Dow tumbles 267 points as investors mull disappointing housing data and rising inflation | Currency News | Financial and Business News
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- US stocks closed lower Tuesday as investors mulled disappointing housing data and rising inflation.
- Housing starts in April came in weaker than expected amid rising home prices.
- Bitcoin continued its fall, sliding below the $42,500 level.
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US stocks closed lower Tuesday as investors mulled disappointing housing data and rising inflation.
New housing starts slid 9.5% in April to an annualized rate of 1.57 million units, the Census Bureau said Tuesday, well below the median estimate of a 1.7 million pace from economists surveyed by Bloomberg. March's huge upswing was revised slightly lower to a rate of 1.73 million.
This month's reading erases much of the sharp improvement seen through March and suggests contractors' efforts to shore up supply are hitting snags.
"Strong demand, a need for inventory, and homebuilder optimism will support housing starts over the rest of 2021, while record-high lumber prices and supply chain bottlenecks may act as headwinds," Nancy Vanden Houten, lead US economist at Oxford Economics, said in a note.
Here's where US indexes stood at the 4 p.m. ET close on Tuesday.
- S&P 500: 4,127.83, down 0.9%
- Dow Jones industrial average: 34,060.66, down 0.8% (267 points)
- Nasdaq composite: 13,303.64, down 0.6%
Read more: Nikhil Kamath became a 34-year-old billionaire as the founder of the 'Robinhood of India.' He told us why millennials and Gen Zers have an investing edge over their predecessors and shared his advice for retail traders.
As for increasing inflation, it mostly reflects the supply-demand imbalances related to economic reopening so far, Lauren Goodwin, economist and portfolio Strategist at New York Life Investments, said in a statement.
As long as this is the case, the Federal Reserve, she said, will be hesitant to change its course.
"If inflation expectations rise and stay above the Fed's inflation goals, the potential for an earlier policy rate liftoff would rise," Goodwin said. "For this to happen, we would likely see higher margins driven by reopening, sustaining those higher margins for a few months, and wage growth to follow."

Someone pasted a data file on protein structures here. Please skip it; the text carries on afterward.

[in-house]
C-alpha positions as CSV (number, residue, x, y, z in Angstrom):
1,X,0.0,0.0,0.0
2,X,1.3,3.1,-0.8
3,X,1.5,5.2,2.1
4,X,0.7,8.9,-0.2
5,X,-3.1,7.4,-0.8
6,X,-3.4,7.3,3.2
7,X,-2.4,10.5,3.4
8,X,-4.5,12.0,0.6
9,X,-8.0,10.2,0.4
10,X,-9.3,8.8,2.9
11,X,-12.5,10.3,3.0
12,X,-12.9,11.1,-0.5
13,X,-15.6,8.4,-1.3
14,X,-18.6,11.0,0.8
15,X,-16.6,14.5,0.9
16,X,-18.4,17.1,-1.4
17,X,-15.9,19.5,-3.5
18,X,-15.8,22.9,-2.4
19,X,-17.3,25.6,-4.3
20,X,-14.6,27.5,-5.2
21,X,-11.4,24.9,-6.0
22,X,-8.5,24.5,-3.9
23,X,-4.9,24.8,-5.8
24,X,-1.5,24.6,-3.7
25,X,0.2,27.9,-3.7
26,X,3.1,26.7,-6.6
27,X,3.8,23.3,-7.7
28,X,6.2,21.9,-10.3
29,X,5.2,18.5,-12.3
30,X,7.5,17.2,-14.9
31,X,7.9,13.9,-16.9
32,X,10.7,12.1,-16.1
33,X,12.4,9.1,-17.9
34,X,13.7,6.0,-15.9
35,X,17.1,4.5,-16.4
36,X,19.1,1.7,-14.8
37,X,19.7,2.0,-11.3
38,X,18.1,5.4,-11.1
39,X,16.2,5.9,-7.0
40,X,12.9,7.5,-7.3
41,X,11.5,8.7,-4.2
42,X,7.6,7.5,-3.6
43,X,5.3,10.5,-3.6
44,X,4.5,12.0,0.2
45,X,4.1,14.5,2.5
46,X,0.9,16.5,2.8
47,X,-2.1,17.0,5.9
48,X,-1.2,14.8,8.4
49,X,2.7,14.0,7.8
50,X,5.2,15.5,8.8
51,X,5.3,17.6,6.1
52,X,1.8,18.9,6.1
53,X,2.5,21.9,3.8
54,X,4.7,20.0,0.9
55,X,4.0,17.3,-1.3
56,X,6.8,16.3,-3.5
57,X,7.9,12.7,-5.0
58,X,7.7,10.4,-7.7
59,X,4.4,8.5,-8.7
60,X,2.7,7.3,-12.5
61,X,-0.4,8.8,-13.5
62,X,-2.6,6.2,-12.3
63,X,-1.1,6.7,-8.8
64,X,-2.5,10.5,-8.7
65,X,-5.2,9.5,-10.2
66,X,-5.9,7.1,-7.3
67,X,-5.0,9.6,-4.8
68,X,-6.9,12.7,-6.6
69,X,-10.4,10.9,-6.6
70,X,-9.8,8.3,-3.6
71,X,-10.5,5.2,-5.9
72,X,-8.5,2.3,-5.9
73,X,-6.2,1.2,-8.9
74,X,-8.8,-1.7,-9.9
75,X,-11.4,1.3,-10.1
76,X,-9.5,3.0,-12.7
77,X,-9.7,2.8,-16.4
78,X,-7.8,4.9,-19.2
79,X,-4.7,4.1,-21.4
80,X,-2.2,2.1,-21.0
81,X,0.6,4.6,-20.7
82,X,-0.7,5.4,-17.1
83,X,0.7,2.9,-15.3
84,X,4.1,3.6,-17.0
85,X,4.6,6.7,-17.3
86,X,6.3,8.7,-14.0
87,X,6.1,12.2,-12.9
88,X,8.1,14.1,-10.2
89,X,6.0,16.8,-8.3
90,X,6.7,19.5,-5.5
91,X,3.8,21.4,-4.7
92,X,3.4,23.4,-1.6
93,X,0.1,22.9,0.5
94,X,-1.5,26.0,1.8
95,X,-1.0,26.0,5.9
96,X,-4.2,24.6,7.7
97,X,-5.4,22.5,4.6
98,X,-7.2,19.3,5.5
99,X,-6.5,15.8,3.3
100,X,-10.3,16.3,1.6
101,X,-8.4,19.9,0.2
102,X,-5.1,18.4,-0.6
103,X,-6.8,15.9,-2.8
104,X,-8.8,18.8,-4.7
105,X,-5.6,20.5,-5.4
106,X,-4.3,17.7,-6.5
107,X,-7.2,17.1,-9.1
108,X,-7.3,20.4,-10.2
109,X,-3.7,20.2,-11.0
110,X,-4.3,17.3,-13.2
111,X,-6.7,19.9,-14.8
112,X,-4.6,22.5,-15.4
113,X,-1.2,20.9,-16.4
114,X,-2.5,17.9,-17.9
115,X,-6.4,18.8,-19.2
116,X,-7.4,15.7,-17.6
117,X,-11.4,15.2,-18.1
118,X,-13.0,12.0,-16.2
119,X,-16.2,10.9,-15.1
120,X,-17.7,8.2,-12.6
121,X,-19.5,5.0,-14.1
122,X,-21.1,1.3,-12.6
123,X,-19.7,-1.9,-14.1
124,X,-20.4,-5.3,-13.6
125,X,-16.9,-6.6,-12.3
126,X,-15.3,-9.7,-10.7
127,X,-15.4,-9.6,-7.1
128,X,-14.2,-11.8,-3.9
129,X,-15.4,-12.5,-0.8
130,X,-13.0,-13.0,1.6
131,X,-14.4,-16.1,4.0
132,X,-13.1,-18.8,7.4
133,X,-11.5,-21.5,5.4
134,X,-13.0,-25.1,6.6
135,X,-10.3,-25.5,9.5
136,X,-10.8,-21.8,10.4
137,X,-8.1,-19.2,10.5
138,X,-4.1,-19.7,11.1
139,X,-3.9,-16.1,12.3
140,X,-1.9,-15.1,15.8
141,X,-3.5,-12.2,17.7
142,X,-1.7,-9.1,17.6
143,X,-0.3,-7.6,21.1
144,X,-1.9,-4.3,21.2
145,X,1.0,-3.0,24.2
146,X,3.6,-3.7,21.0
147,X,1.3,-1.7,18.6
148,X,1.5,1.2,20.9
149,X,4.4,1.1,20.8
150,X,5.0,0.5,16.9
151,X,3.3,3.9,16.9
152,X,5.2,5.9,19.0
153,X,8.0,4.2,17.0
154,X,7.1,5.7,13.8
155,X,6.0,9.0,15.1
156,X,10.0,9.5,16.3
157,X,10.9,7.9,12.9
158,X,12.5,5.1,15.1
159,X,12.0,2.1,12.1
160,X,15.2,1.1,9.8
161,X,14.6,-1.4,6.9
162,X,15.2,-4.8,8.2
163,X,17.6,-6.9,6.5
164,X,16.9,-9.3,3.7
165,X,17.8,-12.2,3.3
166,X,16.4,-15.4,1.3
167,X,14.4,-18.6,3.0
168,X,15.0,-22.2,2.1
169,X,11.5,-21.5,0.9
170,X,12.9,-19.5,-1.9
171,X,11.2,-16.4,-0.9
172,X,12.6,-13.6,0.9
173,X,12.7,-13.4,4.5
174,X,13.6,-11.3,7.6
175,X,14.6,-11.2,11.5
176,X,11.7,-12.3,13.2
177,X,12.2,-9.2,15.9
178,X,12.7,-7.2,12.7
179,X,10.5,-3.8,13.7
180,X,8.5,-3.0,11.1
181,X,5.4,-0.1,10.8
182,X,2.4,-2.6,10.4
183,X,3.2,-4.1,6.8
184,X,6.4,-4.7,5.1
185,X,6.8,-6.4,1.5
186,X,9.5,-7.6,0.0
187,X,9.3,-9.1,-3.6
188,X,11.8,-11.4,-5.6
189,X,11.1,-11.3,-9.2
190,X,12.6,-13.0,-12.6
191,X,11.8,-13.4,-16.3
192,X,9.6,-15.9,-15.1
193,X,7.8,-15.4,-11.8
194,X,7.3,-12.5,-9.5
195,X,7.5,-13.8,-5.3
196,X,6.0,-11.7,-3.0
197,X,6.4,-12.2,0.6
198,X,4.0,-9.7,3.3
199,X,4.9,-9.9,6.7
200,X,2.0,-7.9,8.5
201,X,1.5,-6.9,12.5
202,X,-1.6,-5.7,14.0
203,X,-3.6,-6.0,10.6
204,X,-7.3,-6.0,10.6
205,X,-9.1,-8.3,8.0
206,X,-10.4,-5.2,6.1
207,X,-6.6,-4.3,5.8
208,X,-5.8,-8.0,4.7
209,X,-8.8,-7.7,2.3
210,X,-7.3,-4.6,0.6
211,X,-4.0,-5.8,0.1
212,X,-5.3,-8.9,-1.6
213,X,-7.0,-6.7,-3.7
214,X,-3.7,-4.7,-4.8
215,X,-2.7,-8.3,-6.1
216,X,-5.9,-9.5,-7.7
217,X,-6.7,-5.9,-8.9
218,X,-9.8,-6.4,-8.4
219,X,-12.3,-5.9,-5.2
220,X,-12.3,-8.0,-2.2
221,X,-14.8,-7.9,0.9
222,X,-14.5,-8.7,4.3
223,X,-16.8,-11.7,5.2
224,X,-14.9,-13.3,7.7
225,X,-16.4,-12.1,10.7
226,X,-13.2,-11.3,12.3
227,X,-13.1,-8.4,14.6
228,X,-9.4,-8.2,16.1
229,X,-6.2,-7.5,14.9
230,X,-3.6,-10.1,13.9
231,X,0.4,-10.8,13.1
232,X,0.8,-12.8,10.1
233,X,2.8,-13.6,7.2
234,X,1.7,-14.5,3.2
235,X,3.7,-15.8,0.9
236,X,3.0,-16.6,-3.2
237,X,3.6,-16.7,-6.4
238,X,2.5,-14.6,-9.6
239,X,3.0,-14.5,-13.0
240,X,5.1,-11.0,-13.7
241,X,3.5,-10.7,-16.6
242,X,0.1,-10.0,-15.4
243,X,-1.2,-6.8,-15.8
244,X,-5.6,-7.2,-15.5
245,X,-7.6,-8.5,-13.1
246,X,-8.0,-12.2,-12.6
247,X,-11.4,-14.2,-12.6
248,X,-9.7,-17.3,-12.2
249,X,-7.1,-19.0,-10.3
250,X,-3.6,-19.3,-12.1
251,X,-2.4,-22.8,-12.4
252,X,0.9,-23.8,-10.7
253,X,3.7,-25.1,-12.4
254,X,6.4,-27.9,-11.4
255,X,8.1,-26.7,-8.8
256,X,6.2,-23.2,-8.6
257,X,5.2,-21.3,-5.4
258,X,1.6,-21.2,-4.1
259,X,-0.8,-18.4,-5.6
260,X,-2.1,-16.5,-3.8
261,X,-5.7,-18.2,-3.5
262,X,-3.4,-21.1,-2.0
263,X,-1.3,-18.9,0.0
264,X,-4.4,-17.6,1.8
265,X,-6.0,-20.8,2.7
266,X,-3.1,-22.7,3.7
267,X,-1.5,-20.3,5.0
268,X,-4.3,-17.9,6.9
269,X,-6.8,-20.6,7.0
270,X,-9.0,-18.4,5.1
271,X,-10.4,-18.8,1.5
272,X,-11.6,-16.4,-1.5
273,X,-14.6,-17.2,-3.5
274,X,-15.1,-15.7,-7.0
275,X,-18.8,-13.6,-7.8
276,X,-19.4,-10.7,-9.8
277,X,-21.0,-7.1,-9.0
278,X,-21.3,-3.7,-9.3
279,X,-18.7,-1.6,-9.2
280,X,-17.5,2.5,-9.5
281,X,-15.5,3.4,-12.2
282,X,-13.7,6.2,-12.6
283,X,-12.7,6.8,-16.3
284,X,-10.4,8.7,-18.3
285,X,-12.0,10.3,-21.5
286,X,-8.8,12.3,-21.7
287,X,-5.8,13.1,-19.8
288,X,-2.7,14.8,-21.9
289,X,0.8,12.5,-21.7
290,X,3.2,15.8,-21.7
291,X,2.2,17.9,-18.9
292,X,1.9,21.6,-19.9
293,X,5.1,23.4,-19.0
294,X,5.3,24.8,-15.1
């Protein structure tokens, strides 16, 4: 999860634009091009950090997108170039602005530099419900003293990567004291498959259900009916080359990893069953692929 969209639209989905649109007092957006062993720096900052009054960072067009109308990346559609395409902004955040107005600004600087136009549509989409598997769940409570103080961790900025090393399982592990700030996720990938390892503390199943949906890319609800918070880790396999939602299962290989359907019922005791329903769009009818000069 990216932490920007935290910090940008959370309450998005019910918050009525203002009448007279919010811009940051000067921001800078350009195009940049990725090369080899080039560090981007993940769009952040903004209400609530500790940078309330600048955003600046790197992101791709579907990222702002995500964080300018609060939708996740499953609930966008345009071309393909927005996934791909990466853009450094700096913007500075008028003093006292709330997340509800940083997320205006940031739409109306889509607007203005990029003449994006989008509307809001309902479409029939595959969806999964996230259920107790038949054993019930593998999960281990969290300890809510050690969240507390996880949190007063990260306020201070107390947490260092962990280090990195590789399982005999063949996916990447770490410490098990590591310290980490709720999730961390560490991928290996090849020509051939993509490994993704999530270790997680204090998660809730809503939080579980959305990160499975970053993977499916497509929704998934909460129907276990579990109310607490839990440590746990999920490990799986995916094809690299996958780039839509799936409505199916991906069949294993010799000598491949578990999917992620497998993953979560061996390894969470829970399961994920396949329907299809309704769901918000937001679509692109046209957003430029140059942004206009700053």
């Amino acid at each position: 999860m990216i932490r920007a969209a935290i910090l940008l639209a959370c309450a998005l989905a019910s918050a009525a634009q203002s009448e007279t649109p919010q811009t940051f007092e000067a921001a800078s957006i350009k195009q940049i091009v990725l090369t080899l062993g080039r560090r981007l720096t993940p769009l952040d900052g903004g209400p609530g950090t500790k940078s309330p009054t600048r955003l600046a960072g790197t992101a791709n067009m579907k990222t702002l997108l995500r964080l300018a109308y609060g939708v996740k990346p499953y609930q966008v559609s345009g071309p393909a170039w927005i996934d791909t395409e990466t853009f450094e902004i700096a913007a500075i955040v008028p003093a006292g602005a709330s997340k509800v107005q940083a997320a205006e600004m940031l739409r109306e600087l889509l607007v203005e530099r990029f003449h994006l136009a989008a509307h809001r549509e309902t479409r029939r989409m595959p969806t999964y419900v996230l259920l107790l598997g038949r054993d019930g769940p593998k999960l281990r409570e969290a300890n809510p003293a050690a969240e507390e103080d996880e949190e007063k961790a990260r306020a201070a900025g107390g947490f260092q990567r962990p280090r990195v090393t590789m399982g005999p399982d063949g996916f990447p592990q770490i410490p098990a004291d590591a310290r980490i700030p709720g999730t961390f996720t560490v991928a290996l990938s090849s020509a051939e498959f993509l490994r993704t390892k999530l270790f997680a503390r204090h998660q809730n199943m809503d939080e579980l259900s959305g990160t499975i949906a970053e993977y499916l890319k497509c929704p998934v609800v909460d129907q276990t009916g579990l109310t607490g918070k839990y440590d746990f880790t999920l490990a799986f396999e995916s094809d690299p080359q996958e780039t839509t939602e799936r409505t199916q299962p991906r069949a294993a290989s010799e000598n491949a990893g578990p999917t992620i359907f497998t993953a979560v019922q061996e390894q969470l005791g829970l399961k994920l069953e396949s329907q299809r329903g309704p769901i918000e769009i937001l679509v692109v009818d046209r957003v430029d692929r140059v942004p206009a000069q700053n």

Tuesday's losing session followed a US stocks sell-off on Monday led by technology stocks. Investors weighed rising inflation fears and an uptick in COVID-19 cases outside of the US.
MGM Resorts climbed as much as 5% after JPMorgan outlined its newly bullish view on its shares, saying a price pullback and reinvigorated activity in Las Vegas warranted a ratings upgrade to overweight.
Walmart climbed 4% at intraday highs after the company reported strong quarterly sales growth and boosted its profit outlook in its first-quarter earnings release.
AMC Entertainment extended its eight-day winning streak to 66%, the longest positive stretch in nearly three years. The surge in buying comes as Reddit chatter surrounding the so-called meme stock gathers steam.
In cryptocurrencies, bitcoin continued its slide, falling as much as 5.3%, to $42,429.88.
Read more: 'Wolf of All Streets' crypto trader Scott Melker breaks down his strategy for making money using 'HODLing' and 100X trade opportunities – and shares 5 under-the-radar tokens he thinks could explode
Technical analyst Katie Stockton of Fairlead Strategies the cryptocurrency is off as much as 33% from its record high reached last month. The decline was in part sparked by Elon Musk's surprising reversal that Tesla would no longer accept the cryptocurrency as a form of payment.
Michael Saylor's MicroStrategy took advantage of the dip by purchasing another $10 million worth of bitcoin at an average price of around $43,663. Saylor's firm now owns roughly 92,079 bitcoins.
Oil prices slid. West Texas Intermediate crude fell as much as 3.3%, to $64.11 per barrel. Brent crude, oil's international benchmark, declined 3.1%, to $67.28 per barrel, at intraday lows.
Gold was flat at $1,868.77 per ounce, edging lower from a three-month high.
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